|An Attractive Spouse||Honesty and Openness|
|Domestic Support||Financial Support|
His Need for Sexual Fulfillment / Her Need for Affection
Let’s begin by comparing a man’s need for sexual fulfillment with a woman’s need for affection. Most people would agree a man’s need for sexual fulfillment and a woman’s need for affection derive not from a marriage certificate but in how both genders perceive what it means to feel loved. In many ways, affection and sexual fulfillment coexist like a double helix, where the best outcomes derive from a combination of the two combined.
Dr. John Gray expands on this notion in, Mars and Venus in the Bedroom, where he explains how women require a sense of belonging and affection from their partner to feel closer to them and awaken a strong desire for physical intimacy. Men on the other hand, require sexual fulfillment as a way to achieve a closer bond with their partner. At face value, these two approaches appear contradictory. Yet many thriving romantic relationships abound. Why? Because these couples find a way to compromise.
Age plays a role as well for both sexes and their willingness to compromise. Studies show women are more likely to make romantic compromises at a younger age, whereas men tend to compromise more at an older age. Research also supports this notion from a biological perspective, where a woman’s declining estrogen levels have been linked to a stronger desire for independence. Conversely, as testosterone declines in older men, they become more “prosocial” and eager to make deeper connections with the opposite sex.
In Mathew Kelly’s, The Seven Levels of Intimacy, the author underscores the importance of trying to balance the amount of sex with the amount of quality time not involving sex. In Kelly’s words, “If we overvalue our physical intimacy and begin to judge and value our relationship on the basis of physical intimacy, then over time, we neglect the nurturing of the emotional, intellectual, and spiritual aspects of the relationship.”
For all of us, the spiritual, intellectual, and emotional components of our relationship constitute three quarters of our relationship pie, so to speak. If we recall the see-saw analogy and how compromise can be achieved where we negotiate to balance our needs and desires, a relationship with disproportionate emphasis on physical intimacy would outweigh the other components and cause a tilt, or rift, in our relationship. And from the opposite perspective, the same logic holds true for relationships disproportionately based on spiritual, intellectual, and emotional needs, where these needs might outweigh the intimacy component and cause an imbalance.
His Need for Recreational Companionship / Her Need for Conversation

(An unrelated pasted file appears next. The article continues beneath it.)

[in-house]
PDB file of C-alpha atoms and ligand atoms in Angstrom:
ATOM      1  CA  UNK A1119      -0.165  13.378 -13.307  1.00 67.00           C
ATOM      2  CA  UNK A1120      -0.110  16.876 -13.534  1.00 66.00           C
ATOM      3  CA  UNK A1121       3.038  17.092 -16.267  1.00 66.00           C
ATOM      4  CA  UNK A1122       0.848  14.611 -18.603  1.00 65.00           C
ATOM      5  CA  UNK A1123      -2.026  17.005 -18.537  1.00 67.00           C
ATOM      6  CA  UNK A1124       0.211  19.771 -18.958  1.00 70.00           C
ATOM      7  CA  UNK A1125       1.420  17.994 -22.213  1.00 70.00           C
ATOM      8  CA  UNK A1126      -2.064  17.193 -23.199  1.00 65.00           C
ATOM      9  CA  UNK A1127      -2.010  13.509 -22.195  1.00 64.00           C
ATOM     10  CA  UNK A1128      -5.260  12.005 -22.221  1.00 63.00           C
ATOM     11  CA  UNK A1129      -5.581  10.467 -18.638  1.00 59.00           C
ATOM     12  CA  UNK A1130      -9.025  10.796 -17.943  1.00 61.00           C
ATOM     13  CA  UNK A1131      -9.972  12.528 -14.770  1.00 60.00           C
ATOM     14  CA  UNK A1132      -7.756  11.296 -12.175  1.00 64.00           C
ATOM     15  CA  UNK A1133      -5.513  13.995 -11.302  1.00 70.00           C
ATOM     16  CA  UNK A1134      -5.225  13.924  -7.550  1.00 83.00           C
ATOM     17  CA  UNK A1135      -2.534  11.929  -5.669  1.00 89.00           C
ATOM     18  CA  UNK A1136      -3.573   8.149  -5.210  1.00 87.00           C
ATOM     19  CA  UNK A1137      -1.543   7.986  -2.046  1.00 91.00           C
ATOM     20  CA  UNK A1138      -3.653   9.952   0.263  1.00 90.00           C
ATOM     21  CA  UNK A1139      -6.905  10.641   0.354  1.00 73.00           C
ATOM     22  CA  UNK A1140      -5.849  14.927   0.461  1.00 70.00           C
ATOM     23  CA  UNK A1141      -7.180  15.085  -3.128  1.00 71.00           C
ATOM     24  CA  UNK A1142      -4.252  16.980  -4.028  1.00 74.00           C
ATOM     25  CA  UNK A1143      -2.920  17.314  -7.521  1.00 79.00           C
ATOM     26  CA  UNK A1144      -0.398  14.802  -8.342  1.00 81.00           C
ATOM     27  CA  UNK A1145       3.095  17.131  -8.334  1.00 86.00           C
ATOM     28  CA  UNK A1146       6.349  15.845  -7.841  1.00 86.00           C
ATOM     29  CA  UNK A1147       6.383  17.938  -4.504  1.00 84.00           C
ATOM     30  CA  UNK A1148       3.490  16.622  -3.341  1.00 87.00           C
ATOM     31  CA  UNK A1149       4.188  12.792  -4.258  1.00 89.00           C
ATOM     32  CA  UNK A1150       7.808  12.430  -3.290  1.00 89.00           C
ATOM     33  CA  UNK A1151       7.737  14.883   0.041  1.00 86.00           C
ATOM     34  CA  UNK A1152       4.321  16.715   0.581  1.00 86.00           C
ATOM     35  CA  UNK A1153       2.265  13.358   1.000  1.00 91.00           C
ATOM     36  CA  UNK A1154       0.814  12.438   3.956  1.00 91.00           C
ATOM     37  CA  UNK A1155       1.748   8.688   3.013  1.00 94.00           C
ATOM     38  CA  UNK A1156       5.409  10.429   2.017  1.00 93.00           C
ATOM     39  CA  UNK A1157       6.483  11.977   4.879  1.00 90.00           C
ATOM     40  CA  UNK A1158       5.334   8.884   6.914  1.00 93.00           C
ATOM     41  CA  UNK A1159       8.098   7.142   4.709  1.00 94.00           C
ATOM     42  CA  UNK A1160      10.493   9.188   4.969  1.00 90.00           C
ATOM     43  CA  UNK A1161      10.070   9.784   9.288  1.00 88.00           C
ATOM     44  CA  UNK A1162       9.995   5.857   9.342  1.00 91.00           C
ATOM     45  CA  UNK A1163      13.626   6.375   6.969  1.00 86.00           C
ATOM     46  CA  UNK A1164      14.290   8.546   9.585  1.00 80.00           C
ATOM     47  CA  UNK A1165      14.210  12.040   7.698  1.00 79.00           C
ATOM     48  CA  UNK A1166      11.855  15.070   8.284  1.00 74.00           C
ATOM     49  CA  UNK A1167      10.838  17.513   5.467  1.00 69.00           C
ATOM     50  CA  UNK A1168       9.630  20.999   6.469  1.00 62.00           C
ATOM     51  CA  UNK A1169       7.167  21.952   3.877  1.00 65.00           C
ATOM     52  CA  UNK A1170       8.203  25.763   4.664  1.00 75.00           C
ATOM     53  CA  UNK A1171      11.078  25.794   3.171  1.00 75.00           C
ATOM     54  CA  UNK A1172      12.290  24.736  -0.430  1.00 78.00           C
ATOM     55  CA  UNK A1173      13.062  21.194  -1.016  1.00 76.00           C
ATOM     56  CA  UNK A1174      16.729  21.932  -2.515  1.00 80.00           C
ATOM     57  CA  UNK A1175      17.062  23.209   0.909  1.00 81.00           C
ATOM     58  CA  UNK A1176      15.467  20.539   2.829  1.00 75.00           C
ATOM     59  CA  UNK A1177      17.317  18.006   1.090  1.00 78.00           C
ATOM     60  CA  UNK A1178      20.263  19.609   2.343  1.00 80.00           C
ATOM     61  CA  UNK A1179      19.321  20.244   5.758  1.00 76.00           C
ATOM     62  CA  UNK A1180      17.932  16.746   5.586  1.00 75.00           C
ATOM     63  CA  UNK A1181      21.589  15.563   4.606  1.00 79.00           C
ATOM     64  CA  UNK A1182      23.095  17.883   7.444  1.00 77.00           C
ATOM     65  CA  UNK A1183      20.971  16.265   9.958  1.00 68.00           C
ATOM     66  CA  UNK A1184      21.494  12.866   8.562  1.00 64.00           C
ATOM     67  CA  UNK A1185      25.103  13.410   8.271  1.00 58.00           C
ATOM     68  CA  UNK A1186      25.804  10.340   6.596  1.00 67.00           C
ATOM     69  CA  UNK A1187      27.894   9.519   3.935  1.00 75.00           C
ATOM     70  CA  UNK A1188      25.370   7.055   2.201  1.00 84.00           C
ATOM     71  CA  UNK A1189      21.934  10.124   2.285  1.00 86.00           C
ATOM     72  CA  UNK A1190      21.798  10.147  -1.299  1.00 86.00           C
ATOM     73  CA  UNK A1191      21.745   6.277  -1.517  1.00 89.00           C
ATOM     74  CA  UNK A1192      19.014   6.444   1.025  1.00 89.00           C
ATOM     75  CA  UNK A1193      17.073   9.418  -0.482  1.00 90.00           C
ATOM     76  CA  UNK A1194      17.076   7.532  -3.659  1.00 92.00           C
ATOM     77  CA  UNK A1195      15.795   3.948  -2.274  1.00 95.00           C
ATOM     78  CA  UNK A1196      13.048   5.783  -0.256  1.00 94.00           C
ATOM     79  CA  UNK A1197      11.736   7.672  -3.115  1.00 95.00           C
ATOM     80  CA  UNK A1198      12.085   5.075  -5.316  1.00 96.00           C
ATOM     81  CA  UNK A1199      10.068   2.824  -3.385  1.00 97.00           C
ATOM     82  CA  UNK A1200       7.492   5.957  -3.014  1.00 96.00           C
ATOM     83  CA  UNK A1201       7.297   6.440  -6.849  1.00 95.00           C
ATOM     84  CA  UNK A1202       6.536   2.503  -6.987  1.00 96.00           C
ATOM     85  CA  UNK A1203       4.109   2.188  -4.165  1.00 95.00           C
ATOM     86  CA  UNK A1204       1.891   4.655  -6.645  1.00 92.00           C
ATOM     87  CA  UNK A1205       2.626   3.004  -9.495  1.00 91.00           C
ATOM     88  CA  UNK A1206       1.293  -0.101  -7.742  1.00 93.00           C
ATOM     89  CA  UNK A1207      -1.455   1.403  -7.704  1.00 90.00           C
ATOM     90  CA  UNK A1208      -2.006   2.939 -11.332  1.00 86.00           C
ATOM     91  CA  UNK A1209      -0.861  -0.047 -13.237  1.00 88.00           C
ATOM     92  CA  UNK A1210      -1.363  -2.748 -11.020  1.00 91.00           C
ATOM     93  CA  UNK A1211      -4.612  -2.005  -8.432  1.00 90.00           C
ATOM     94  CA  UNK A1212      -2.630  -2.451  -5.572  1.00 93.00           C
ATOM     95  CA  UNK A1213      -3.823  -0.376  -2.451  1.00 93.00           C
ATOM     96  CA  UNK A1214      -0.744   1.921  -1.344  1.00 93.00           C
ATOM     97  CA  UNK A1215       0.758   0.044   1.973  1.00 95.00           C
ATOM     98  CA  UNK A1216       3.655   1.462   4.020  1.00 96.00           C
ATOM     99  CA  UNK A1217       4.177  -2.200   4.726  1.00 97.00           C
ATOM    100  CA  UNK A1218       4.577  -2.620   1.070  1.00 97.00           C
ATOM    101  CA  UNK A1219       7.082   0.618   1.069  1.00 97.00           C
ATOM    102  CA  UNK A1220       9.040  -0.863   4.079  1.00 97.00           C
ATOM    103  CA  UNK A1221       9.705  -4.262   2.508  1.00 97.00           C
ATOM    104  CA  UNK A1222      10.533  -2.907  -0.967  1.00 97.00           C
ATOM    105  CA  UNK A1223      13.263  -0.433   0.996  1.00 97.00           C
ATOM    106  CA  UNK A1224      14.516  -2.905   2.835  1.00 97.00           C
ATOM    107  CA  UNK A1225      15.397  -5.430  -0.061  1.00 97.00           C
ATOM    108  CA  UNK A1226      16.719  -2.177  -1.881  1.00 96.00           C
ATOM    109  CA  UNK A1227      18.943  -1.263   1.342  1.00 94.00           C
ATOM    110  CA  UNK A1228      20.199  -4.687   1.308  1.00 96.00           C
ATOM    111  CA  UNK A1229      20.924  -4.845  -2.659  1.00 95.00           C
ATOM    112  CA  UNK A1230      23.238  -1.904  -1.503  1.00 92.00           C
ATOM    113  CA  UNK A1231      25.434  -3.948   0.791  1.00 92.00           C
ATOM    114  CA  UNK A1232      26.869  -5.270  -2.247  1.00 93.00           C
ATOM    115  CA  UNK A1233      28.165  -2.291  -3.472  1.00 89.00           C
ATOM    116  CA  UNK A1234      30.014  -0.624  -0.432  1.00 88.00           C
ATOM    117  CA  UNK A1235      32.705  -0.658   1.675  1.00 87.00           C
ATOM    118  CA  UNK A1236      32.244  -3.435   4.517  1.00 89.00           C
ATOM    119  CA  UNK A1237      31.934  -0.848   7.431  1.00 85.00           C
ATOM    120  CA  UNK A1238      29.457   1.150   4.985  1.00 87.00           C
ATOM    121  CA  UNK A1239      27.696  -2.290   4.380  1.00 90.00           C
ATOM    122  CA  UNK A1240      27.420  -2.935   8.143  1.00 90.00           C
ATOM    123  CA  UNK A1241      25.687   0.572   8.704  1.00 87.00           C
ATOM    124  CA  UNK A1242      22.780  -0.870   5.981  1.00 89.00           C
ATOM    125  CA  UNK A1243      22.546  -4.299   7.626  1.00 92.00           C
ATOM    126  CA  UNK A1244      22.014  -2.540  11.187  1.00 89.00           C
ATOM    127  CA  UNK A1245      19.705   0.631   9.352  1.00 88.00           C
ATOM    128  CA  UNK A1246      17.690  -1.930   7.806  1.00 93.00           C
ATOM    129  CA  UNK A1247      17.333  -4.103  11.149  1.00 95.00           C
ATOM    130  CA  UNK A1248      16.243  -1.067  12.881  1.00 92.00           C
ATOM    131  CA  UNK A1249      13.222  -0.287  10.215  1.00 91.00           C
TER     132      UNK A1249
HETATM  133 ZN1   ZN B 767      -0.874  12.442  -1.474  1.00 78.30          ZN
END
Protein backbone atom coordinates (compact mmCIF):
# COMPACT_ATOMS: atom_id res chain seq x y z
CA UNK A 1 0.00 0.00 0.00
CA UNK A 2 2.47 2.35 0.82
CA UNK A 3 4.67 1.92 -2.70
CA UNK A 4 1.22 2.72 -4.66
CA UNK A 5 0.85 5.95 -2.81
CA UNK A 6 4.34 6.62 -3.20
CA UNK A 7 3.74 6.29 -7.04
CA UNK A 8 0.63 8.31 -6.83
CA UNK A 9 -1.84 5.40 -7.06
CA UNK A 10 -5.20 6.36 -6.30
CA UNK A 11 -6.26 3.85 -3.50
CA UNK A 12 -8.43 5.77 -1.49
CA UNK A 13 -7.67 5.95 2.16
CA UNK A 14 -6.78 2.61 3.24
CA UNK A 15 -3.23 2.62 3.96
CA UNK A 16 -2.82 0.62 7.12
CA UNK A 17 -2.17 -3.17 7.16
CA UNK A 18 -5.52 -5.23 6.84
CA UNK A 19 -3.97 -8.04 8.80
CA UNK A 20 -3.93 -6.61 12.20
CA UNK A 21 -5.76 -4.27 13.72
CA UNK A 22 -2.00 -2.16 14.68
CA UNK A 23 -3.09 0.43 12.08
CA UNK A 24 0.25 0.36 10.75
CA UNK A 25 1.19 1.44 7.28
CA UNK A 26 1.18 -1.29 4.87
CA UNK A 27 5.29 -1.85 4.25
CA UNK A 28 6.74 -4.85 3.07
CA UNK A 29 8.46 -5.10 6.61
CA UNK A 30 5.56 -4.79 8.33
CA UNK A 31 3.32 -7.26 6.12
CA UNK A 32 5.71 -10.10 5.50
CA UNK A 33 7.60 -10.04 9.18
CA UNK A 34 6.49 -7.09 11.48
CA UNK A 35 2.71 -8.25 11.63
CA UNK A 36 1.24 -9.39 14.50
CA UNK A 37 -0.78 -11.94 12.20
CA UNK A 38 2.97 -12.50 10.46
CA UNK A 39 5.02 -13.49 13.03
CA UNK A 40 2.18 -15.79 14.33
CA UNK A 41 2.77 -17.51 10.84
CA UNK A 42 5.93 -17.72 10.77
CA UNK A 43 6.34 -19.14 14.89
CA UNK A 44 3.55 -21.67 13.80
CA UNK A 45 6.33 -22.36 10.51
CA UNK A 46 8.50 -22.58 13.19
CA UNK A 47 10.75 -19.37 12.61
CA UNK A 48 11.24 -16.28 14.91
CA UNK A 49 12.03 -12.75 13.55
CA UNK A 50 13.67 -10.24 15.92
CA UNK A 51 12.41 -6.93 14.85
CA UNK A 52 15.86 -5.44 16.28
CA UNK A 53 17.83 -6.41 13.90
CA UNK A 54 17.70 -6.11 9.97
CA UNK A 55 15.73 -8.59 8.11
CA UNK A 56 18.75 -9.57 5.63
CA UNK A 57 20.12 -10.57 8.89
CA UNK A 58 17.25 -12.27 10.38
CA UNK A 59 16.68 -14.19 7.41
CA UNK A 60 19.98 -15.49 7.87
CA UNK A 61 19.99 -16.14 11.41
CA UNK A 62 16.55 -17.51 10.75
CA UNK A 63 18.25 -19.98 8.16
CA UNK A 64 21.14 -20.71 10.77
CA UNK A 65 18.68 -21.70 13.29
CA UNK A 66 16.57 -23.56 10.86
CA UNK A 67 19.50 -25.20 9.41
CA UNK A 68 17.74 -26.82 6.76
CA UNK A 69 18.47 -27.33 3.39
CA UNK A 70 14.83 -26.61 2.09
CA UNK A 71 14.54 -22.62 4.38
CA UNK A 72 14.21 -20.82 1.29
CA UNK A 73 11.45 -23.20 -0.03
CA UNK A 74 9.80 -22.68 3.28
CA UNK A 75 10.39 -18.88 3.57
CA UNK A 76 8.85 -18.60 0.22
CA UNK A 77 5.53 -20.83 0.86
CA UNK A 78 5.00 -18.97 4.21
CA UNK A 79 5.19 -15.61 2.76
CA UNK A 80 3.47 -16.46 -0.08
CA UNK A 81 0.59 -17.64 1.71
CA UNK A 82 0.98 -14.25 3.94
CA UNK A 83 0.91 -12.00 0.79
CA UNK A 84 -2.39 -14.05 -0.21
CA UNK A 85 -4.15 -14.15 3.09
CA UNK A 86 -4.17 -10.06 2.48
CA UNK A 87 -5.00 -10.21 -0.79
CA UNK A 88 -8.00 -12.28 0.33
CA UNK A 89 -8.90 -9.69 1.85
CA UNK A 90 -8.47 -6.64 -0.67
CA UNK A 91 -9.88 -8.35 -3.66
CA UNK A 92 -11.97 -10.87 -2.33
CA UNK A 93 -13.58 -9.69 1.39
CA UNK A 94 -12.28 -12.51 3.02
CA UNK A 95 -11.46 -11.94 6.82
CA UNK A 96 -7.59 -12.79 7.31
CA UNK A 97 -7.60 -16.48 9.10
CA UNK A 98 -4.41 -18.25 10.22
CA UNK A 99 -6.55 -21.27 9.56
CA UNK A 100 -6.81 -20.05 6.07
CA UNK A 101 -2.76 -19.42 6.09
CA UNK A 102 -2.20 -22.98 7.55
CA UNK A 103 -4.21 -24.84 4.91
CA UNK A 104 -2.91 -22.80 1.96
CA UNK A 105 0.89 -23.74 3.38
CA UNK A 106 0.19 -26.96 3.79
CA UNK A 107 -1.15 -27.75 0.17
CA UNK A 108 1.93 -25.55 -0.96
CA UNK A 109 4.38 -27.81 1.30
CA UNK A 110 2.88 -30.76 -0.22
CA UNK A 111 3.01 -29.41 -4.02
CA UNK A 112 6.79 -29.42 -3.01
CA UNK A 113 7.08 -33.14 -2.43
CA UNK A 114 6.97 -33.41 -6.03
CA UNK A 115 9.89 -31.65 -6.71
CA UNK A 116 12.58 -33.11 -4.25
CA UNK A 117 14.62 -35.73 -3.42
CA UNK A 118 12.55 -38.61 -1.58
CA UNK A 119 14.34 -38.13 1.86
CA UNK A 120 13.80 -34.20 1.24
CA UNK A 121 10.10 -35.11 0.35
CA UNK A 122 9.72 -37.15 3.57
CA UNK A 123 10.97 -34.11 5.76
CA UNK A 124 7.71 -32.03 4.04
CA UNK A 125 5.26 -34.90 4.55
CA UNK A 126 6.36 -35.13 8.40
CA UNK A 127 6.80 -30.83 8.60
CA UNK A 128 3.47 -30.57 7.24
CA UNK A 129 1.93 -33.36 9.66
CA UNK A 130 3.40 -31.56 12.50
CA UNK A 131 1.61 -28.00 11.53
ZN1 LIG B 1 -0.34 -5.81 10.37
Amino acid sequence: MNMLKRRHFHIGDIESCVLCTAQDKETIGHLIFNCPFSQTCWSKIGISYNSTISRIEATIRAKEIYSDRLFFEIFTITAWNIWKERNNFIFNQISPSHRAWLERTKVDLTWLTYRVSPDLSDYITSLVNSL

Men seek recreational companionship as a way to engage in what they perceive to be common interests. In many instances, this serves a two-fold purpose. First, men prefer to talk less and do more. No surprise there. It’s in our nature to engage in recreational activity, whether it involves camping, surfing, live sporting events, boating, hiking, riding motorcycles, or anything else that satisfies our desire to share the recreational experience. Secondly, men often assume if they involve you in a favorite recreational activity, you’ll grow to love it as well. Case in point, the endless boating excursions I enjoyed years ago along the Potomac River in Virginia with my girlfriend straddled on the back of my personal watercraft. From my perspective, I lived for those rides on sunny days with calm water and gas for a buck twenty-five a gallon—my sweetheart clutching my life jacket while we skimmed across the river at highway speeds. I’d always assumed she loved every minute of our waterway adventures, only later to discover she merely tolerated those rides because she knew they made me happy. A caring and considerate note in my book, but an important lesson learned as well. For me, the experience was more about adventure through recreation time together. For her, the experience meant tolerating my thrill–seeking needs for the opportunity to spend quality time together doing something she knew I enjoyed.
From a woman’s perspective, conversation serves to strengthen the relationship by communicating thoughts and feelings. This emotional connection helps bond the relationship, and for many women, channel their primary language through words of affirmation. Unlike most men who view conversation as a method to understand a particular problem and formulate a solution, conversation provides women with a way to share or vent. Women also use conversation as a way to increase intimacy in their relationship—a nuance frequently overlooked by men who incorrectly assume women always prefer conversation over sex, when in reality, appealing conversation often stirs a woman’s desire for sex.